Toward a unified theory of judicial independence in developing democracies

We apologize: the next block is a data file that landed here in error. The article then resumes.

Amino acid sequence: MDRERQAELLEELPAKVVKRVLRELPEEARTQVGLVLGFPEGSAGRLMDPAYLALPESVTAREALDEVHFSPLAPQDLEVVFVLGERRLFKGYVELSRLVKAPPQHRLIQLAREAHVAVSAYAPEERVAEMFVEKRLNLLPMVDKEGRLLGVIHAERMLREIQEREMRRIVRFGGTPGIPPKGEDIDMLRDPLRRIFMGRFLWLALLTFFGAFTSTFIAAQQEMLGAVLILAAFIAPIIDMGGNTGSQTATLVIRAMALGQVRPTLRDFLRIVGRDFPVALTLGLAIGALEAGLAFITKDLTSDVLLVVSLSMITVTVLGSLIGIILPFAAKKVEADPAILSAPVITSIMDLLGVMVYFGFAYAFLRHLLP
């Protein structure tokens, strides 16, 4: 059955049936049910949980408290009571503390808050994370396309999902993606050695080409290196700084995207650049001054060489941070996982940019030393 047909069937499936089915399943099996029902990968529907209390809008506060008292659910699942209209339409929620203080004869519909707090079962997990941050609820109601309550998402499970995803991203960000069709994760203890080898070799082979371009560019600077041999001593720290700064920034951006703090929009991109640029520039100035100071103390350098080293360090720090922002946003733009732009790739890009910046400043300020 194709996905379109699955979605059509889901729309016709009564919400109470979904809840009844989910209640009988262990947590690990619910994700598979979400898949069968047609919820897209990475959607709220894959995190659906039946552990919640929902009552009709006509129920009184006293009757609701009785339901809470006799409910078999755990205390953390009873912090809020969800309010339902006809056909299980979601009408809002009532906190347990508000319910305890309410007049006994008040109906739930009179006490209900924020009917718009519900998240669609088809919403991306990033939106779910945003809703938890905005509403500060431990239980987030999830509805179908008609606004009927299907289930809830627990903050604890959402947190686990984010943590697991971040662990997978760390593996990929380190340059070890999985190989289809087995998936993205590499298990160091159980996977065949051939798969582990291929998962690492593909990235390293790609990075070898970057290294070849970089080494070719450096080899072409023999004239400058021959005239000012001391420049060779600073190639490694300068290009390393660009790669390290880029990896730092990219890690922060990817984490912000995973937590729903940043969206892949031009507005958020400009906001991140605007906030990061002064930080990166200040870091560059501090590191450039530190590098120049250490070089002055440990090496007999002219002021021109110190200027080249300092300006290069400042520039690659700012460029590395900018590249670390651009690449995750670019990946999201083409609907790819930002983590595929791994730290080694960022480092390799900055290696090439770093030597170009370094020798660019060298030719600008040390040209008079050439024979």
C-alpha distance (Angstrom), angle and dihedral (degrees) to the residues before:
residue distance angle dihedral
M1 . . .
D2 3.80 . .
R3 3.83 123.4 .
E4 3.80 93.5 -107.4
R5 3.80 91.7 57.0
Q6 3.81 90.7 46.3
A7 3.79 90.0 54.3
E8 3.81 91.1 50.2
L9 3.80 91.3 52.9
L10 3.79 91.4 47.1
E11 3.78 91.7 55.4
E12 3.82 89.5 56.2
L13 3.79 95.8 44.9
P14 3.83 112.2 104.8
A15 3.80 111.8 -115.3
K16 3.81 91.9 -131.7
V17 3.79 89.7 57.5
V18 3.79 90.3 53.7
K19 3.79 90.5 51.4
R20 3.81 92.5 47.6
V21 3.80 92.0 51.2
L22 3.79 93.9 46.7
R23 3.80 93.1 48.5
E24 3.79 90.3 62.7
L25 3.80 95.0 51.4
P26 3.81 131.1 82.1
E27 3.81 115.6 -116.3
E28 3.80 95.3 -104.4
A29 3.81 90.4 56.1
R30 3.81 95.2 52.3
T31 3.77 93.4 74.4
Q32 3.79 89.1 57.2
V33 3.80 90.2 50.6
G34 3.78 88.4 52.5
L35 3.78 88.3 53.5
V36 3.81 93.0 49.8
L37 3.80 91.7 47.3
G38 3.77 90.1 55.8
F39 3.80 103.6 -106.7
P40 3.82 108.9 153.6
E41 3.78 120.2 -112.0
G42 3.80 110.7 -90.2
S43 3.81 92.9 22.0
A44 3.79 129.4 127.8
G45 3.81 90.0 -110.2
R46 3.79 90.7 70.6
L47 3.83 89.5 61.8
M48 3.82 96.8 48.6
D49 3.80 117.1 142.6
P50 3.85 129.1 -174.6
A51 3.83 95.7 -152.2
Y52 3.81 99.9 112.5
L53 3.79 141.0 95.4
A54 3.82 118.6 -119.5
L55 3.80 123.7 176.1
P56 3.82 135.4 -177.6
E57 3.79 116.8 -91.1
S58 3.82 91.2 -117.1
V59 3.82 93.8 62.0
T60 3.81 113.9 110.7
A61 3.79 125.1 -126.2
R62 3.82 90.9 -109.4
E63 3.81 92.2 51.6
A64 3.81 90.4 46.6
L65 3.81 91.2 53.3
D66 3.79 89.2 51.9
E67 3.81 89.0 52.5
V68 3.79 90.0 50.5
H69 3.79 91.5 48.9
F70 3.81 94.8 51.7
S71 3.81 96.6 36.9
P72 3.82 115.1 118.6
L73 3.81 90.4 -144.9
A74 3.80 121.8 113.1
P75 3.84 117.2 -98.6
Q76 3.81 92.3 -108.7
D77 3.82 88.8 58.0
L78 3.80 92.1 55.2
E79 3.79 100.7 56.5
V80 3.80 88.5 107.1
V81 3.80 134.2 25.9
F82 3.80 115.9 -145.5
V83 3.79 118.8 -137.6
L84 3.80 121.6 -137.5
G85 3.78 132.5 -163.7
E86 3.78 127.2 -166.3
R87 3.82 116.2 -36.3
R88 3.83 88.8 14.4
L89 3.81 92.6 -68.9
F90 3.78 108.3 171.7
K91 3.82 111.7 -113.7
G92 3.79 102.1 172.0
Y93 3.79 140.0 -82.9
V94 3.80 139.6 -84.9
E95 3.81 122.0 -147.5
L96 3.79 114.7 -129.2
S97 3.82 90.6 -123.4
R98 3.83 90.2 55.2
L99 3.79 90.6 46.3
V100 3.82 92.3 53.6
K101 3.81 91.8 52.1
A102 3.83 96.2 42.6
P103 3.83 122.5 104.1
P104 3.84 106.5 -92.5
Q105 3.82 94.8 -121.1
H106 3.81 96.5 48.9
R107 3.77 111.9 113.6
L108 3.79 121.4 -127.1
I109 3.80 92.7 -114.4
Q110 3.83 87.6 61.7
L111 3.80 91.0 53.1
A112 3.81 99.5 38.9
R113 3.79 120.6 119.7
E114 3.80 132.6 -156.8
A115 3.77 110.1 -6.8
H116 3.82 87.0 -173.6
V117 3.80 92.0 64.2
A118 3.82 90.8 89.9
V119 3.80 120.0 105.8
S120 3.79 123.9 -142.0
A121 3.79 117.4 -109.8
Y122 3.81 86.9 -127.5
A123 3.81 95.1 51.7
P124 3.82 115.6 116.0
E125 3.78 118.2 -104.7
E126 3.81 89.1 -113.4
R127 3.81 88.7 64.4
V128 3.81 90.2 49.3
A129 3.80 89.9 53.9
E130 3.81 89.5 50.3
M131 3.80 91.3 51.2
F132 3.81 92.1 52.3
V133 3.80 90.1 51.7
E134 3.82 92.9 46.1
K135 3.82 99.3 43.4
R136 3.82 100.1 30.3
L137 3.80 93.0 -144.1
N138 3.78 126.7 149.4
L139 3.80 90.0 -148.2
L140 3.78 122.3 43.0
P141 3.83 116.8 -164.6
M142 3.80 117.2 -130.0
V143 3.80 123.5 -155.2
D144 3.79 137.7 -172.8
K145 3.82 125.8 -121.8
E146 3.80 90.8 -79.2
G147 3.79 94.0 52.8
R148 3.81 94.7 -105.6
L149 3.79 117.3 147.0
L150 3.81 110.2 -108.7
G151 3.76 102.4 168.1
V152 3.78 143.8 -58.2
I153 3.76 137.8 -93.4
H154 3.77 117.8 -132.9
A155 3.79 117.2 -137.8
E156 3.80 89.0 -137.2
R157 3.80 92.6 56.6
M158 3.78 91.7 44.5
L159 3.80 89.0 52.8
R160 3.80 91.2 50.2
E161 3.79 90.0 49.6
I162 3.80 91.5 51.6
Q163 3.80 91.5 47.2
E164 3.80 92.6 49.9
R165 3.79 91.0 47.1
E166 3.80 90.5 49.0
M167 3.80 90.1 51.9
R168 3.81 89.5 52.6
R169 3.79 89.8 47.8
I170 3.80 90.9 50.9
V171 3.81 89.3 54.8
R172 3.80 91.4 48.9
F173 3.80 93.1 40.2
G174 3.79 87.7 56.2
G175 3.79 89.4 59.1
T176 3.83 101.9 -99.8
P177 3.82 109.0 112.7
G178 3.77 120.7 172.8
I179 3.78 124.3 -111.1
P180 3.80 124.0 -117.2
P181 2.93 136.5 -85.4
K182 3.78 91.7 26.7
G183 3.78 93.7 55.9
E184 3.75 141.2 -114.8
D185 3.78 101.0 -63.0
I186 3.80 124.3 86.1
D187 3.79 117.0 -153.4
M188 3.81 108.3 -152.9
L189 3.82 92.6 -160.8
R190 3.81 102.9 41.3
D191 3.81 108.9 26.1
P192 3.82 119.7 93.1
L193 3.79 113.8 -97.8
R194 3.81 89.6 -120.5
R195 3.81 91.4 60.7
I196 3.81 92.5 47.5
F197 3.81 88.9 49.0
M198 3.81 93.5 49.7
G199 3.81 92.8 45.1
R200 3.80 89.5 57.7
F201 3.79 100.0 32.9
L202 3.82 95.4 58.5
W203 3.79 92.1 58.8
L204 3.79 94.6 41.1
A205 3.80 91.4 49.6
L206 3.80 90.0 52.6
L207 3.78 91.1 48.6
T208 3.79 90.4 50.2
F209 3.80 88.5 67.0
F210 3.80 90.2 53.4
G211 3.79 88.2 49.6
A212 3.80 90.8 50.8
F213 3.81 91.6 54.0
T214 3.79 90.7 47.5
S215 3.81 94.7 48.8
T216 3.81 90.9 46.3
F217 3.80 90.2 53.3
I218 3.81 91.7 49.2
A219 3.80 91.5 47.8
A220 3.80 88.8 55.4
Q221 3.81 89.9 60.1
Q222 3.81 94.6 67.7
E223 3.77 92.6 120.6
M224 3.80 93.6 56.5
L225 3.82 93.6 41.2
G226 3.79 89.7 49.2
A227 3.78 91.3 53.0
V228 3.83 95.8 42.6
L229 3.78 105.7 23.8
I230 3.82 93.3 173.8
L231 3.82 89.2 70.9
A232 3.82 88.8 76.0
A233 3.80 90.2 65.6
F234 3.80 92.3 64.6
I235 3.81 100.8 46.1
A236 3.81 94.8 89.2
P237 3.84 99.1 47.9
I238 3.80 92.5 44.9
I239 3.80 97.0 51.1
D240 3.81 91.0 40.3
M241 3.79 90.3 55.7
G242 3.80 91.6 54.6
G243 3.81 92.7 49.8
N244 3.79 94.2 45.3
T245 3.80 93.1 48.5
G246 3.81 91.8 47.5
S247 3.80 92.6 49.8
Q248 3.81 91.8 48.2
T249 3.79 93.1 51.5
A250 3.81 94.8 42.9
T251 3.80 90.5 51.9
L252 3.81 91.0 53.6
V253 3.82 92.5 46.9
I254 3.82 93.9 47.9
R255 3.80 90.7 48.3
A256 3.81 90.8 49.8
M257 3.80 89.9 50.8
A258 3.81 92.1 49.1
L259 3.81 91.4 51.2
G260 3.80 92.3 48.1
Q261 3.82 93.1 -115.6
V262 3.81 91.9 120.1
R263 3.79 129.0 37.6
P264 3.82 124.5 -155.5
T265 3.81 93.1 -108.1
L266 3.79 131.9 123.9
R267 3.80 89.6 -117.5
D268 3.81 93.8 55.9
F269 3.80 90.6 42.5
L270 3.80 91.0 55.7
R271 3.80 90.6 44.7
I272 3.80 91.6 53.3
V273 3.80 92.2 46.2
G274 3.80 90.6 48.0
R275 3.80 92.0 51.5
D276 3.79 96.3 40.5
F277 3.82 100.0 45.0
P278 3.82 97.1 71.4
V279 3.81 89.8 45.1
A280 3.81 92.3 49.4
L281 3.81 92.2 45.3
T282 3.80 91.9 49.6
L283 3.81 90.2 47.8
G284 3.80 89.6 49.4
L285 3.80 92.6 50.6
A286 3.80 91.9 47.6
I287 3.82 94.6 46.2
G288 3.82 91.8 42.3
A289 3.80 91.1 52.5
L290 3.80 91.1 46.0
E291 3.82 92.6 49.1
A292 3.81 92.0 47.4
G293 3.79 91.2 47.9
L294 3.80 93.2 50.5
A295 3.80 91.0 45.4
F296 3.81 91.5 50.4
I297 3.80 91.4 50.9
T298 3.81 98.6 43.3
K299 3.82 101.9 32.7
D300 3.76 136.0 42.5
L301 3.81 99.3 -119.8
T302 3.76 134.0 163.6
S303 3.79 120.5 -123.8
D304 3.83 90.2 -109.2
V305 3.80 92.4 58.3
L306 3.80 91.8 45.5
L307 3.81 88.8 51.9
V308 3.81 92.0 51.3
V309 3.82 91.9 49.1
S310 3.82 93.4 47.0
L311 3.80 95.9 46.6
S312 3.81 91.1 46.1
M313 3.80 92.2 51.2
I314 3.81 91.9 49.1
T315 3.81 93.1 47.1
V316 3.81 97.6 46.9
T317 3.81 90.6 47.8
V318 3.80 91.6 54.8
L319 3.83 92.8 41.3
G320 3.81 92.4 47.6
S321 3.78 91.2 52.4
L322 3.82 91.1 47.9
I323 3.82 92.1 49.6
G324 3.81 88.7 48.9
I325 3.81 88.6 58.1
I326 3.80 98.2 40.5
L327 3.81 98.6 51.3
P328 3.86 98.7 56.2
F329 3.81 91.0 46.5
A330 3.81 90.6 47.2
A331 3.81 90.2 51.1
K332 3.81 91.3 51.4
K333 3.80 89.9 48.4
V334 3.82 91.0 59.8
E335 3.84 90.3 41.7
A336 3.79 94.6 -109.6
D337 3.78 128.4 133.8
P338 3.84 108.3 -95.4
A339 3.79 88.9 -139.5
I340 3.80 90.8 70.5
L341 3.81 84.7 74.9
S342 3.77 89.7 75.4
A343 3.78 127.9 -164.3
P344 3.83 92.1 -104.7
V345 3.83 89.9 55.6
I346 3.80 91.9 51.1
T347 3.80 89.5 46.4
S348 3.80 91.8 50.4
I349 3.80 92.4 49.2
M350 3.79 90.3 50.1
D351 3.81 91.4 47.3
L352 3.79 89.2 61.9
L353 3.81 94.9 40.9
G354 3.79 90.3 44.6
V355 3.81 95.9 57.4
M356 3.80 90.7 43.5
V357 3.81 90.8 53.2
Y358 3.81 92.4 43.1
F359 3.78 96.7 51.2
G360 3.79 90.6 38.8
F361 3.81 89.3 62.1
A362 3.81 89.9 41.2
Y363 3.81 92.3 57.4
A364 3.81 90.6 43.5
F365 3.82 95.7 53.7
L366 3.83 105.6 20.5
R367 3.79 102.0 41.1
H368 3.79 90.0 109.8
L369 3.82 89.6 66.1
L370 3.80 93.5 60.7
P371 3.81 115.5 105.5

I present the model of judicial independence in the context of developing democracies. This model has three distinct features. First, I see judicial independence as a consequence of the interplay between the capacity and willingness of powerful actors to threaten independence, and resistance of judicial actors to such actions. Second, I contend that conceptualizations of independence focusing only on the relationship between the judicial branch and external actors are insufficient as they overlook a variety of possibilities in which independence can be contested from within the judicial branch. Third, I propose that independence can be measured at three different levels: de jure institutional independence concerned with the allocation of formal powers, de facto institutional independence focusing on the actual use of these powers, and output independence which can be observed on the systemic level and on the level of individual judges.